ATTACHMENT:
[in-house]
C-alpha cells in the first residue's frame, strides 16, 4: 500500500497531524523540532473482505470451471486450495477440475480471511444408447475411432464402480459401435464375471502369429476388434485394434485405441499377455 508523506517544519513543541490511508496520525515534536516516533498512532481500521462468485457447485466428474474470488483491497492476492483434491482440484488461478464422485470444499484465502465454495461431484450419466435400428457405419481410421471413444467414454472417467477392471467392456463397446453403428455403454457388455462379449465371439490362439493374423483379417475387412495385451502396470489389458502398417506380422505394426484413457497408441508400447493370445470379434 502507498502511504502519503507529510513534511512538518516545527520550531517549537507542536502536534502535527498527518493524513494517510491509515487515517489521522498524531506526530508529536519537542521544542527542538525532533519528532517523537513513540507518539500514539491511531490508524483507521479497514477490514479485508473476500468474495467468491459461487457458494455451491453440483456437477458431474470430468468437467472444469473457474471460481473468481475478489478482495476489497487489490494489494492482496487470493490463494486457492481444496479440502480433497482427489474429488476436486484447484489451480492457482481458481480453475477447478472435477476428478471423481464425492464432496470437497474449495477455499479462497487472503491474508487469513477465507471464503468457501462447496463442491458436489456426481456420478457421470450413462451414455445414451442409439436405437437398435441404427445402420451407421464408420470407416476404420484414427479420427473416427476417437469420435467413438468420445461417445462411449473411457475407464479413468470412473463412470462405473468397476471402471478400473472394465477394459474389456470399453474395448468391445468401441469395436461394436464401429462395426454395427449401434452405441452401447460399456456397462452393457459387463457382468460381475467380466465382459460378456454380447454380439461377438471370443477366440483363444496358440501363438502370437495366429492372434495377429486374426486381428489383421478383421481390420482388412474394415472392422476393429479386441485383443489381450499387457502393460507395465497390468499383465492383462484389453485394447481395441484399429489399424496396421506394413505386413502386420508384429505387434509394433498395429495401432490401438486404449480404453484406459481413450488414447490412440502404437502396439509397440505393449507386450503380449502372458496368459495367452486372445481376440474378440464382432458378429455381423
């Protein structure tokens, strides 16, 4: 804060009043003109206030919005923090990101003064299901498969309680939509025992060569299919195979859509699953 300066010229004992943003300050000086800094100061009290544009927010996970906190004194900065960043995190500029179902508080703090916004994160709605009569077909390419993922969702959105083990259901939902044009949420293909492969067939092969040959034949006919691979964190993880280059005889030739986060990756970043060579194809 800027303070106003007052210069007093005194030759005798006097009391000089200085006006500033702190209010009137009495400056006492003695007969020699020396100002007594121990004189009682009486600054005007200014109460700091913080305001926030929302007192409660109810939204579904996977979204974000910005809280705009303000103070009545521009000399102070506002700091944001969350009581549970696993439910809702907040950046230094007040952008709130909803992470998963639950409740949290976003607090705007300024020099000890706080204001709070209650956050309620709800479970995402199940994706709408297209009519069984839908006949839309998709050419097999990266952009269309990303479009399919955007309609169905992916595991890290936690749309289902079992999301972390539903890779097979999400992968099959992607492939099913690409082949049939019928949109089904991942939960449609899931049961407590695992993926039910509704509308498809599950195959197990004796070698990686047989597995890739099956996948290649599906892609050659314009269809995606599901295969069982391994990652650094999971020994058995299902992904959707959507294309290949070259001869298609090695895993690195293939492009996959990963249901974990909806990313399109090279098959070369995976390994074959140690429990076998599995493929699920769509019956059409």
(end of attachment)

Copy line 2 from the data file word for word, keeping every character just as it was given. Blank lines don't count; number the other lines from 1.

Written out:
C-alpha cells in the first residue's frame, strides 16, 4: 500500500497531524523540532473482505470451471486450495477440475480471511444408447475411432464402480459401435464375471502369429476388434485394434485405441499377455 508523506517544519513543541490511508496520525515534536516516533498512532481500521462468485457447485466428474474470488483491497492476492483434491482440484488461478464422485470444499484465502465454495461431484450419466435400428457405419481410421471413444467414454472417467477392471467392456463397446453403428455403454457388455462379449465371439490362439493374423483379417475387412495385451502396470489389458502398417506380422505394426484413457497408441508400447493370445470379434 502507498502511504502519503507529510513534511512538518516545527520550531517549537507542536502536534502535527498527518493524513494517510491509515487515517489521522498524531506526530508529536519537542521544542527542538525532533519528532517523537513513540507518539500514539491511531490508524483507521479497514477490514479485508473476500468474495467468491459461487457458494455451491453440483456437477458431474470430468468437467472444469473457474471460481473468481475478489478482495476489497487489490494489494492482496487470493490463494486457492481444496479440502480433497482427489474429488476436486484447484489451480492457482481458481480453475477447478472435477476428478471423481464425492464432496470437497474449495477455499479462497487472503491474508487469513477465507471464503468457501462447496463442491458436489456426481456420478457421470450413462451414455445414451442409439436405437437398435441404427445402420451407421464408420470407416476404420484414427479420427473416427476417437469420435467413438468420445461417445462411449473411457475407464479413468470412473463412470462405473468397476471402471478400473472394465477394459474389456470399453474395448468391445468401441469395436461394436464401429462395426454395427449401434452405441452401447460399456456397462452393457459387463457382468460381475467380466465382459460378456454380447454380439461377438471370443477366440483363444496358440501363438502370437495366429492372434495377429486374426486381428489383421478383421481390420482388412474394415472392422476393429479386441485383443489381450499387457502393460507395465497390468499383465492383462484389453485394447481395441484399429489399424496396421506394413505386413502386420508384429505387434509394433498395429495401432490401438486404449480404453484406459481413450488414447490412440502404437502396439509397440505393449507386450503380449502372458496368459495367452486372445481376440474378440464382432458378429455381423